Two Drops of Death: Dimethylmercury

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Hg Photo credit: liquidmercury.net

 

In 1996, Professor Karen Wetterhahn, an organometallic chemist (1) at Dartmouth College, was running an experiment that required the use of a chemical called dimethylmercury, a colorless, volatile, sweet-smelling liquid(2). She was using all proper safety precautions — protective clothing, gloves, and most important, a negative pressure fume hood(3). During the transfer, Wetterhahn spilled one or two drops of the liquid on the back of one of her latex gloves(4). After five months, she began to display symptoms of severe neurological impairment, and was hospitalized. Three weeks later she slipped into a coma. Five months later she was dead from mercury poisoning. There was nothing that could be done to save her life, including chelation therapy(5).

witterProfessor Karen Wetterhahn (1948-1997)

 

Diane Stearns, one of Wetterhahn's post docs, visited her after she became comatose. Her words were chilling: "She was thrashing about. Her husband saw tears rolling down her face. I asked if she was in pain. The doctors said it didn't appear that her brain could even register pain." I have written before about chemicals that are to be avoided if possible, such as t-butyllithium and fluorine. These are a teaspoon of honey compared to dimethylmercury. However, not all mercury-containing chemicals behave like dimethylmercury. Far from it. To understand this accident, which many consider one of the worst laboratory incidents ever, we need to talk about different forms of mercury. They range from almost harmless to what is arguably the most dangerous chemical of all. All mercury is not created equal. Far from it.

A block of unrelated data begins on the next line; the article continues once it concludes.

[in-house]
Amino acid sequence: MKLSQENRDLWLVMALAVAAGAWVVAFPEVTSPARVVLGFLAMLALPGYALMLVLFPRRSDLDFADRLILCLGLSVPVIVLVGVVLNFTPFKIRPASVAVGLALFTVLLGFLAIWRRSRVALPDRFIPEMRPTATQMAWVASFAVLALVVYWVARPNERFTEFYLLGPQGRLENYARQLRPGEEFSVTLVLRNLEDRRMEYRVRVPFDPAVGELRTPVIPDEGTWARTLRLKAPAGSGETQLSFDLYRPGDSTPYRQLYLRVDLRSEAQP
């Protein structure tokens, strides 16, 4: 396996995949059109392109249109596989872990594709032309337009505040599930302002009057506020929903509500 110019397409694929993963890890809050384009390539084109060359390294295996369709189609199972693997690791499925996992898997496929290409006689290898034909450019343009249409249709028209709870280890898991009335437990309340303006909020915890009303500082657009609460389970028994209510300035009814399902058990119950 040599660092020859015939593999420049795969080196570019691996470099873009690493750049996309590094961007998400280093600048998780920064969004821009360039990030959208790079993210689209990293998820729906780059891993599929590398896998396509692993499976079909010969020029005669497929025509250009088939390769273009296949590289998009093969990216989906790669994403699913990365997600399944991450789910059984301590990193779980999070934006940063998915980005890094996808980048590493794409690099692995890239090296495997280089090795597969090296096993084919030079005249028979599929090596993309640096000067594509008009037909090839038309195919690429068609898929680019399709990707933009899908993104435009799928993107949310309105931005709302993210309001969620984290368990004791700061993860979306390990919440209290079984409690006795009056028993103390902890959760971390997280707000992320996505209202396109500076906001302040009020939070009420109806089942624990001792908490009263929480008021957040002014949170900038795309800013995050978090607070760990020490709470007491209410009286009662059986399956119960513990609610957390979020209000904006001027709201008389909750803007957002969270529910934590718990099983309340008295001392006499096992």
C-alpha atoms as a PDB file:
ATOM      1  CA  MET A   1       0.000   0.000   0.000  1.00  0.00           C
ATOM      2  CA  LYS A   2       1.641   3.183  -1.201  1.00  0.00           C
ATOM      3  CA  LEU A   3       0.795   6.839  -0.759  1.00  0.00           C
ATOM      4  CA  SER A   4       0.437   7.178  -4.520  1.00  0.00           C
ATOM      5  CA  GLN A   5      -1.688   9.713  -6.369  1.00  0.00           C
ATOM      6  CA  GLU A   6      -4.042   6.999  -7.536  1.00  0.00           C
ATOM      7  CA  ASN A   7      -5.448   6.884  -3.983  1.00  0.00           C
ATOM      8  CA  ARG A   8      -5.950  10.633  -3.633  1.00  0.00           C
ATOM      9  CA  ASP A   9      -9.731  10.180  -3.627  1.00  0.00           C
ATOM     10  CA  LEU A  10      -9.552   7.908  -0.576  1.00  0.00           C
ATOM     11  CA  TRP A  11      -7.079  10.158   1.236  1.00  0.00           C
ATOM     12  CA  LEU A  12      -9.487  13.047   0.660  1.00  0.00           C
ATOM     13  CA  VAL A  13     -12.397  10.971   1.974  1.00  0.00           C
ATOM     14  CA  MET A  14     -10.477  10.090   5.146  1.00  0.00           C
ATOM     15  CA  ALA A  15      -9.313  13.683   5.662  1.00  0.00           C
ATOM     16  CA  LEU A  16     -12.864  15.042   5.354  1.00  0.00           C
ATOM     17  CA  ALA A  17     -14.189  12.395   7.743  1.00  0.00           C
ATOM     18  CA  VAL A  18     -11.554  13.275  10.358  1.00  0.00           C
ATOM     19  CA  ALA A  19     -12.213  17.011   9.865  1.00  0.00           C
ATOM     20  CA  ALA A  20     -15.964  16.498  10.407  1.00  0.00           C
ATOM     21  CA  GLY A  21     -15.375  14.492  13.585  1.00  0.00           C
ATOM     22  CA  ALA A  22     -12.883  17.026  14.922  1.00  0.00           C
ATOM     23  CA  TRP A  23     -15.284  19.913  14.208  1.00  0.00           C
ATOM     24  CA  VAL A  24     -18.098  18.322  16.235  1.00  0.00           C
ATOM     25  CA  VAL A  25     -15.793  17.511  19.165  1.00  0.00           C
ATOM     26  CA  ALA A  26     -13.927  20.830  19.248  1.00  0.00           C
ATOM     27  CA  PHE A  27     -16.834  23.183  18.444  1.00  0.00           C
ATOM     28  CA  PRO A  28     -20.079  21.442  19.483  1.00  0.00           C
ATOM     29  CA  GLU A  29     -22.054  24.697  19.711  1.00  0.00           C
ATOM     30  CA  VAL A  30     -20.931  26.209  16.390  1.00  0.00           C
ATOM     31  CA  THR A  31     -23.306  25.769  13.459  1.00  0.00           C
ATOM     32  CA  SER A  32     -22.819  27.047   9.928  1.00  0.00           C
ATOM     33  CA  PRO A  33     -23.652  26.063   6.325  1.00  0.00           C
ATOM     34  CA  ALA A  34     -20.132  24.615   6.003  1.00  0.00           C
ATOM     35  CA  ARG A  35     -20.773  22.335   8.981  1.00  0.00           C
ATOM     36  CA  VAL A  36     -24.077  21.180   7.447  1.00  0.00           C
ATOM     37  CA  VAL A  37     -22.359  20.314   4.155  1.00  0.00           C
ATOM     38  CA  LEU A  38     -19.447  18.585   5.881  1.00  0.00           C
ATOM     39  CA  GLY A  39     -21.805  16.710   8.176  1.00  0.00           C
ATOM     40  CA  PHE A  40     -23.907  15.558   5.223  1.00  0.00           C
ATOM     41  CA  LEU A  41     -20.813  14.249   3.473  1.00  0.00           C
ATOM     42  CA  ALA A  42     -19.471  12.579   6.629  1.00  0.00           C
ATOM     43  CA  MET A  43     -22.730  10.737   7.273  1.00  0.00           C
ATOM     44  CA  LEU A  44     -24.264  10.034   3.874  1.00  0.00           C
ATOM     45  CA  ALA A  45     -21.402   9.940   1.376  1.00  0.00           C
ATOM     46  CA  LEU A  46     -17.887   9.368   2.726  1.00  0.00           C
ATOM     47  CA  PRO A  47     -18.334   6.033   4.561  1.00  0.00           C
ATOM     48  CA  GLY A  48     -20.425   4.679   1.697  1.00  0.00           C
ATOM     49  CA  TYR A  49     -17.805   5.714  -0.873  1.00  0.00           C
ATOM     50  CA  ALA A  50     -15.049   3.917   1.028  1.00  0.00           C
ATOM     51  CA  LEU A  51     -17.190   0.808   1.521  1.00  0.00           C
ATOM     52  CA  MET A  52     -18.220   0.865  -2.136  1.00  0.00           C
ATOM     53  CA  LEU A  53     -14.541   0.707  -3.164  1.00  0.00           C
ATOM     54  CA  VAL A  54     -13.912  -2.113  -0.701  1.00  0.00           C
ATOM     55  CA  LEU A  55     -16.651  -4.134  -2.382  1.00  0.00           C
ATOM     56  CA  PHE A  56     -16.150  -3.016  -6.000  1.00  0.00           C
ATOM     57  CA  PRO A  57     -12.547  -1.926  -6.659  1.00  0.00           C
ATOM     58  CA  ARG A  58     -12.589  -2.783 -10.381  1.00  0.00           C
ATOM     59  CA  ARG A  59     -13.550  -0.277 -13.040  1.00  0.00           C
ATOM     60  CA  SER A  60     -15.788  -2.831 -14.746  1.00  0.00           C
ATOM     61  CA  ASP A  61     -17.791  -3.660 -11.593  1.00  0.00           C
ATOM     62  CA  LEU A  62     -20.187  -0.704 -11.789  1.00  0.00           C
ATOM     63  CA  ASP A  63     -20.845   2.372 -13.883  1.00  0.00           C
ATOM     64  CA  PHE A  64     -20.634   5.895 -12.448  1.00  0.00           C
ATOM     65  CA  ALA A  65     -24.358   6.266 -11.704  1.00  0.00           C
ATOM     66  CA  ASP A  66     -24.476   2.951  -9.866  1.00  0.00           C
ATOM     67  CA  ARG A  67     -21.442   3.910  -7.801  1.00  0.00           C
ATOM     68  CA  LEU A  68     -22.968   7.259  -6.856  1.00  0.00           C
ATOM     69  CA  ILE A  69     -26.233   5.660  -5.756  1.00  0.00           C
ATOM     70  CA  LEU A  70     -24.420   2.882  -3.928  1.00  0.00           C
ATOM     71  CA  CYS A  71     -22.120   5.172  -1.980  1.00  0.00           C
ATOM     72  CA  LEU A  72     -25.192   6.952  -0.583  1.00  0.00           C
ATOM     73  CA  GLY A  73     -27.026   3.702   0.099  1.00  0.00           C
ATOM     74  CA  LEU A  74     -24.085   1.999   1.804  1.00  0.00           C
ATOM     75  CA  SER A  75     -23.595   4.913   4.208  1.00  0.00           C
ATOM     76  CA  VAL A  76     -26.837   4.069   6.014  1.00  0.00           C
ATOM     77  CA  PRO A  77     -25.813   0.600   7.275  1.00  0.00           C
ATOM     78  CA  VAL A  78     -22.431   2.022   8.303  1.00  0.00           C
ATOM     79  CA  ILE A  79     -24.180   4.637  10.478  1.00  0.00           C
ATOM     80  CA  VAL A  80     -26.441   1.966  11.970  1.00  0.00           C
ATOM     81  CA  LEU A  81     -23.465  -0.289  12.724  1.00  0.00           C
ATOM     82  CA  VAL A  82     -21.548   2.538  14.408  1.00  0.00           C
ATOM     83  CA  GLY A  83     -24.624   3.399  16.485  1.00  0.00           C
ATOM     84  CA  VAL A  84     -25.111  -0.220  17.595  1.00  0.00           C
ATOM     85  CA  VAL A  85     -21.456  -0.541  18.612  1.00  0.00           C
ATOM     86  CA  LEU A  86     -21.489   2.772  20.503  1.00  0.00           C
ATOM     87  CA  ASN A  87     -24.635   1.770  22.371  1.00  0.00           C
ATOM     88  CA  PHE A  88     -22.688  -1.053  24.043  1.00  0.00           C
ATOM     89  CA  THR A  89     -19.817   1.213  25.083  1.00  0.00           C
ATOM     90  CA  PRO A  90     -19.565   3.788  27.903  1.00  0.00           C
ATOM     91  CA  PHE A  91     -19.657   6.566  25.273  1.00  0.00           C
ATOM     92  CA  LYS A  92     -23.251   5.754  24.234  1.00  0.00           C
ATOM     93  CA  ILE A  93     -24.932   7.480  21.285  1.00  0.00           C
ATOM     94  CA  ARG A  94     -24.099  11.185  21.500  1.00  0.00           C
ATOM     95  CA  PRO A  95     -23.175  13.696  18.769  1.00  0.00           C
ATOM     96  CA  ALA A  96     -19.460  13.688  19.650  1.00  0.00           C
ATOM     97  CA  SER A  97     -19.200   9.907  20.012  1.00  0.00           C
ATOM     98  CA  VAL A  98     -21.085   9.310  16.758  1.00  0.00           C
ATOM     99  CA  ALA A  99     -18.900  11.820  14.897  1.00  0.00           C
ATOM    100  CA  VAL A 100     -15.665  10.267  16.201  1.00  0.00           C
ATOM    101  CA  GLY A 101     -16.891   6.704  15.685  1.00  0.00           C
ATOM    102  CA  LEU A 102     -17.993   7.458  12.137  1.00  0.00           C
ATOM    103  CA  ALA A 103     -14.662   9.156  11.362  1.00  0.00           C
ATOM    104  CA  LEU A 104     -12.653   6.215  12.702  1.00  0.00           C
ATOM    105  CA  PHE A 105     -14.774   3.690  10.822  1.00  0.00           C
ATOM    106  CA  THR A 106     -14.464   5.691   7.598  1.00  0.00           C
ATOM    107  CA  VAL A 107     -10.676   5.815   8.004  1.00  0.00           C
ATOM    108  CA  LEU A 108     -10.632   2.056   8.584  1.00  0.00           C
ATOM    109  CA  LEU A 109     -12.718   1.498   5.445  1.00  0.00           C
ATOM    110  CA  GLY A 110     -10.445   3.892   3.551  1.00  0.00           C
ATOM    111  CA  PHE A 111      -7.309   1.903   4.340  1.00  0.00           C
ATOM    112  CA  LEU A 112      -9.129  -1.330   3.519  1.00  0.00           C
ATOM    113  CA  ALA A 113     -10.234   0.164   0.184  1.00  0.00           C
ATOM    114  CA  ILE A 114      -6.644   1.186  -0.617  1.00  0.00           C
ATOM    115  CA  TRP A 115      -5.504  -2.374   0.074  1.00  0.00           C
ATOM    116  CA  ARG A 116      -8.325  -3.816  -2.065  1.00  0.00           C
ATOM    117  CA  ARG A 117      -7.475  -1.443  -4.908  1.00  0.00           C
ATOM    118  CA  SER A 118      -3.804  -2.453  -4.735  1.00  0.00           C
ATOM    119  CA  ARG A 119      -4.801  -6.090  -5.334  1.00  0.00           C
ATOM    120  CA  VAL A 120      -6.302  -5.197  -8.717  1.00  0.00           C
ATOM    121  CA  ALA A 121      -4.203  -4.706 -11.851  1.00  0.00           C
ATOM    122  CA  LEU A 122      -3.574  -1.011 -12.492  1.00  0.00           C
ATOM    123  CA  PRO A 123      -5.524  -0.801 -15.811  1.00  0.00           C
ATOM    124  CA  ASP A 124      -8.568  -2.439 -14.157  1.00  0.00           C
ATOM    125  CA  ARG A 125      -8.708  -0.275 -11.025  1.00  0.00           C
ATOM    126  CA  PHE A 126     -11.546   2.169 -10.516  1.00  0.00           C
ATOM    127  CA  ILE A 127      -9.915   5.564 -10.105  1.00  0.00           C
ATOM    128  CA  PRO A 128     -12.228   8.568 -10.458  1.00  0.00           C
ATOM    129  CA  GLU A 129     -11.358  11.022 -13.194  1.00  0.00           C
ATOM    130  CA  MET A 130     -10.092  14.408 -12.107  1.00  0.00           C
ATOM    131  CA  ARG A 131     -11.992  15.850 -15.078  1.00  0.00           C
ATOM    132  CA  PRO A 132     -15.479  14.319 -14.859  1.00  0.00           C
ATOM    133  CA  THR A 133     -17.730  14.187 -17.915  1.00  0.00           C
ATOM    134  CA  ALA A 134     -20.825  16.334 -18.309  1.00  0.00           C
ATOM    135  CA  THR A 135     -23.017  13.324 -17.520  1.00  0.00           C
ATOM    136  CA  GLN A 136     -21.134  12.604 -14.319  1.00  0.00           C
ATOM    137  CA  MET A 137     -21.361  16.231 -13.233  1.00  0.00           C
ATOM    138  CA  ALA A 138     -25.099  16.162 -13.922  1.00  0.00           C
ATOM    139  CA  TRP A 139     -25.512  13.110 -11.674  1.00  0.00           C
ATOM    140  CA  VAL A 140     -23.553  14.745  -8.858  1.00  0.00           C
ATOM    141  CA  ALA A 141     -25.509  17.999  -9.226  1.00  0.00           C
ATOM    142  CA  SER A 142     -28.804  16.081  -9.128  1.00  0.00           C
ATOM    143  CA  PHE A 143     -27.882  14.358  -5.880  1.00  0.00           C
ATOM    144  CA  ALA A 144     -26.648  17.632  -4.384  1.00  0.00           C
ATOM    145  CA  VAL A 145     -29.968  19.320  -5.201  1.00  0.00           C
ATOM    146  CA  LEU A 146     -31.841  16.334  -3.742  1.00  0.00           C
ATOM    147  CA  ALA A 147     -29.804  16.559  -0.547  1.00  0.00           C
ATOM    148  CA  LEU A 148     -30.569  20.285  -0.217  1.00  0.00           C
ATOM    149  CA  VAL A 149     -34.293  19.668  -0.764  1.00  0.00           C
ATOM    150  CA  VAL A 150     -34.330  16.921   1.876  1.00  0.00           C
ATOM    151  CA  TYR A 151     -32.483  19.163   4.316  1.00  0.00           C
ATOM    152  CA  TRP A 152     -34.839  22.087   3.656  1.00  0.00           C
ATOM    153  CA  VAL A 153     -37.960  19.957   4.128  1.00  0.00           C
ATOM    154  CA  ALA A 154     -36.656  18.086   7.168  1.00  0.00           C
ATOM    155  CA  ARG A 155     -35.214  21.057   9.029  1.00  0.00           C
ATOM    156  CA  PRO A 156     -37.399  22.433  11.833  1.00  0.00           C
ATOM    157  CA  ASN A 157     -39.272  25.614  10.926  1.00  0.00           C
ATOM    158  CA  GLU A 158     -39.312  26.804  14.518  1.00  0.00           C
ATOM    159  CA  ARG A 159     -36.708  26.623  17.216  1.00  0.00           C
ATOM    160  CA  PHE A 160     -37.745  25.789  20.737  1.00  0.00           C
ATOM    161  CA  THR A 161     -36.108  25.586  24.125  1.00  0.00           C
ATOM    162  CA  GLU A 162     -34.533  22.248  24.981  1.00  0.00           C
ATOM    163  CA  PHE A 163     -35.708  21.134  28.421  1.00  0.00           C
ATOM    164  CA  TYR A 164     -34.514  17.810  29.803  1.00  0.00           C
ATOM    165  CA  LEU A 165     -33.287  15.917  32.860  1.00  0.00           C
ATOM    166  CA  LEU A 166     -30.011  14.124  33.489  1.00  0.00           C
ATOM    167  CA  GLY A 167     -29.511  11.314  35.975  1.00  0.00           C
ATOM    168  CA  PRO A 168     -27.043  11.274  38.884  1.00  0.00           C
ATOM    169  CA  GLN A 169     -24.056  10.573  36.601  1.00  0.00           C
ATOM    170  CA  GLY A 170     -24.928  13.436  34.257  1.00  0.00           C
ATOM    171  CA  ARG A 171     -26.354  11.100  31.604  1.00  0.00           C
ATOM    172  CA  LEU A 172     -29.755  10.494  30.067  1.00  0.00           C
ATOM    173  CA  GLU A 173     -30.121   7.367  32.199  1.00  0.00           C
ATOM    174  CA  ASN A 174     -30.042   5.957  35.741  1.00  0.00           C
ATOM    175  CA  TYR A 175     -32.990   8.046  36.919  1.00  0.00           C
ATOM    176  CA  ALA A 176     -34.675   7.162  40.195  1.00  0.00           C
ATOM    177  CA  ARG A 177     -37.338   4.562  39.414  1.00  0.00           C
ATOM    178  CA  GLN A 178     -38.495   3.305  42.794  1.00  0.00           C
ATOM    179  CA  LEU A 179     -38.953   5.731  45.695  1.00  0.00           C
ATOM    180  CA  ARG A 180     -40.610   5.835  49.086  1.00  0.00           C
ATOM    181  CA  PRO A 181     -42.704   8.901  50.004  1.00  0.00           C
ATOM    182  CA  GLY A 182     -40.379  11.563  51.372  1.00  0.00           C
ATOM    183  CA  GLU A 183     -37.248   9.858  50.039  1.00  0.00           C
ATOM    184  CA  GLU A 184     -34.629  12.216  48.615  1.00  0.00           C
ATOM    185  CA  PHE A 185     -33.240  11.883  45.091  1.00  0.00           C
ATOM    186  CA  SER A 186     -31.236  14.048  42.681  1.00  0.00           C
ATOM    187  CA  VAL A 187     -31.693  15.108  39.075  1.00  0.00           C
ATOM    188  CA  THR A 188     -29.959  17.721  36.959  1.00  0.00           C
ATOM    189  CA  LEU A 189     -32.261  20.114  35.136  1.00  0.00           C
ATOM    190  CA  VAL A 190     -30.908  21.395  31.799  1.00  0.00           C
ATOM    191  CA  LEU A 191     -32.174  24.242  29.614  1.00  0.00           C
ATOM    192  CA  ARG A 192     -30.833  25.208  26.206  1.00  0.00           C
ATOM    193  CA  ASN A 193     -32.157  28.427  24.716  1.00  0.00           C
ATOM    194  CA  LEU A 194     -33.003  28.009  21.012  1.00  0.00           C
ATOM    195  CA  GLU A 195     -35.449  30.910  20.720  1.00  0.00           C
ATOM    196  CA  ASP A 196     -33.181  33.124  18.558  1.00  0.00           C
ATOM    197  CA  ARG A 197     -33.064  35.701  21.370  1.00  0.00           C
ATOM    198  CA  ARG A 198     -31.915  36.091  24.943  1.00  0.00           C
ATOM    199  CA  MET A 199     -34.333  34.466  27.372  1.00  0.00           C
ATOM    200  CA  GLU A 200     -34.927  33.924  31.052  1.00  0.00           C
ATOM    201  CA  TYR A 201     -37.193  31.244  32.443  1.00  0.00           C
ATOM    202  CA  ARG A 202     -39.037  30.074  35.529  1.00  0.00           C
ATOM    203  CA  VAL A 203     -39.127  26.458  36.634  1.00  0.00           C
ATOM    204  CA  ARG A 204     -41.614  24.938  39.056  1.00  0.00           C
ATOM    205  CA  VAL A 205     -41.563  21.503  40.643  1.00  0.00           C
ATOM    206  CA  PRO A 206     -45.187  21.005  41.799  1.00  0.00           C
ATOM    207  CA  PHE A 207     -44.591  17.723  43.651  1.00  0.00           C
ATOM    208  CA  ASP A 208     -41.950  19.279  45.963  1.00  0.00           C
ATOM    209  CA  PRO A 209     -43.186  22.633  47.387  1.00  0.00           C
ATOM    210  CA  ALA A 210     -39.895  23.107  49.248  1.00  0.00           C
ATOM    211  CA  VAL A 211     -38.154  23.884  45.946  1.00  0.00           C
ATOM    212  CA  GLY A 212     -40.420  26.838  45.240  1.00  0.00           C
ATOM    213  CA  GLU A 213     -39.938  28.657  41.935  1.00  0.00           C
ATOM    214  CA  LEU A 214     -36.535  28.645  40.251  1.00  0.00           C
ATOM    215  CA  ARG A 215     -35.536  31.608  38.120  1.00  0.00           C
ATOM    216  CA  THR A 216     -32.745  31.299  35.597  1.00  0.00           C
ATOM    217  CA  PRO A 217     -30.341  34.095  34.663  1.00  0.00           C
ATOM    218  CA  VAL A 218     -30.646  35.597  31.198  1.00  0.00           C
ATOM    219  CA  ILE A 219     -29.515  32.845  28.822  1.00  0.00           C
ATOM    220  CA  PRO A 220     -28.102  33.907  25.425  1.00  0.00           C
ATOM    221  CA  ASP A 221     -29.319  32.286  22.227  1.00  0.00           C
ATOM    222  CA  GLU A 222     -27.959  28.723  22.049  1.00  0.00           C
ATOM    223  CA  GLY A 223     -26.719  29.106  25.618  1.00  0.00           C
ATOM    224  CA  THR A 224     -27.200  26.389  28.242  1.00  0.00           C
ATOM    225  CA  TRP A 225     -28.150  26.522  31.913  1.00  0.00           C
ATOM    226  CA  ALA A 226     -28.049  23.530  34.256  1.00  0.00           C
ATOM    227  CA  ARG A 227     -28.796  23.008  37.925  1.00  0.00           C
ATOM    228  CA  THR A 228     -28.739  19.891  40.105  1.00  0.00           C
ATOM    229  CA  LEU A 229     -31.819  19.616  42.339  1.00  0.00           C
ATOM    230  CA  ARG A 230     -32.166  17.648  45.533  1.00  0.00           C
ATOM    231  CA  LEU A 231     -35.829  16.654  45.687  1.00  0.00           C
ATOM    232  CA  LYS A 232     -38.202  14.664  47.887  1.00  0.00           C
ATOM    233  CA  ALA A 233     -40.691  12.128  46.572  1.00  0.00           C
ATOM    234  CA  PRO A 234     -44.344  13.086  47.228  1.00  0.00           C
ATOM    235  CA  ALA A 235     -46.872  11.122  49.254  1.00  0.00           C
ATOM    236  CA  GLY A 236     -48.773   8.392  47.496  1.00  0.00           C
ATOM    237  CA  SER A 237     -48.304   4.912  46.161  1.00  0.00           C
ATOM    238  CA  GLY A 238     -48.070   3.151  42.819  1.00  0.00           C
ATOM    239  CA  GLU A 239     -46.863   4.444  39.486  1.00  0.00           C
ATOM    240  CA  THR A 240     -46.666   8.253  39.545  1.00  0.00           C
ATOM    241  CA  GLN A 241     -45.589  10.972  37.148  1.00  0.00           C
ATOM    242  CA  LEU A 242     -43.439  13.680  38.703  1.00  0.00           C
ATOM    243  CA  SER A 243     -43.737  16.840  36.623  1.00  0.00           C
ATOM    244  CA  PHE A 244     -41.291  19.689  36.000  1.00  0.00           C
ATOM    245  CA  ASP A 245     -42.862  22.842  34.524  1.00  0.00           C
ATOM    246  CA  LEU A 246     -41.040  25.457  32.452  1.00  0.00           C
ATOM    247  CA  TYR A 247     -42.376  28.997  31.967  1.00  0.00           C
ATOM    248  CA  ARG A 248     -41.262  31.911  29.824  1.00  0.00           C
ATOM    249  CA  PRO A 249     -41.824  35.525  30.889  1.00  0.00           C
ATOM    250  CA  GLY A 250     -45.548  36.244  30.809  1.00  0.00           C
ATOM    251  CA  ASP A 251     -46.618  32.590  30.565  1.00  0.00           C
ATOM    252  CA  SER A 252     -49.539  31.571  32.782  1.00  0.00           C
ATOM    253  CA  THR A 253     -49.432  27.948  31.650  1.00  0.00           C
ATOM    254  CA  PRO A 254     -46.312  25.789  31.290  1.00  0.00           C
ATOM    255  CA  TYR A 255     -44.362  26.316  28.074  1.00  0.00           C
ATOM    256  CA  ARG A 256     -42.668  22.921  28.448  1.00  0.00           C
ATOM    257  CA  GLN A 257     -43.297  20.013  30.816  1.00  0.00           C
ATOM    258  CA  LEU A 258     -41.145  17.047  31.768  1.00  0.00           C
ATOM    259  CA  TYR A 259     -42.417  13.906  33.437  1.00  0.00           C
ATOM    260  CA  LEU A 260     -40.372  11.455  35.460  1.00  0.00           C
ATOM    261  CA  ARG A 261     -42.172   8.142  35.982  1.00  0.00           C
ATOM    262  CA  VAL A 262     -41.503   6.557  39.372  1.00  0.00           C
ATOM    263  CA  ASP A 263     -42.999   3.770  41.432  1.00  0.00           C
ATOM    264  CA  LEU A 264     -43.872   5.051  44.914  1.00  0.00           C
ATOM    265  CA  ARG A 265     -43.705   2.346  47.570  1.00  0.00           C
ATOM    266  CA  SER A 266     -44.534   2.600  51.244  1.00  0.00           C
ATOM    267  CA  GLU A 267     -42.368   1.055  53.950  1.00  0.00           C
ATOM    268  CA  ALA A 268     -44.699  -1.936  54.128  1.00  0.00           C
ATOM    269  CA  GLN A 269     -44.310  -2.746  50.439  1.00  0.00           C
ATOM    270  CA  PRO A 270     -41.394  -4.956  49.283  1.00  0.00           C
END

• Elemental mercury (metal): This is the shiny liquid that you probably played with as a kid. When mixed with other metals, it forms an amalgam. Silver-mercury amalgams have been used for dental fillings for almost 500 years. Despite scare tactics used by "holistic dentists" in the 1980s, which caused many people to have all of their amalgam filling replaced, three large studies, including a 2014 Cochrane Review, which concluded, "[There is] insufficient evidence to support or refute any adverse effects associated with amalgam or composite restorations" have debunked that myth.

Drinking mercury liquid itself is surprisingly safe(6), since it passes through the digestive tract without being absorbed. This makes it a rather effective laxative, and was used as such in Asia thousands of years ago. But mercury was rare and valuable, so it had to be recovered from the stool (just in case you think *your* job sucks) and reused. Although this "profession" no longer exists, it could be argued that it has evolved into a similar one: politics. While ingestion of metallic mercury is relatively safe, the same cannot be said for its vapor. Mercury vapor is dangerous, since it is absorbed from the lungs into the blood and distributed throughout the body.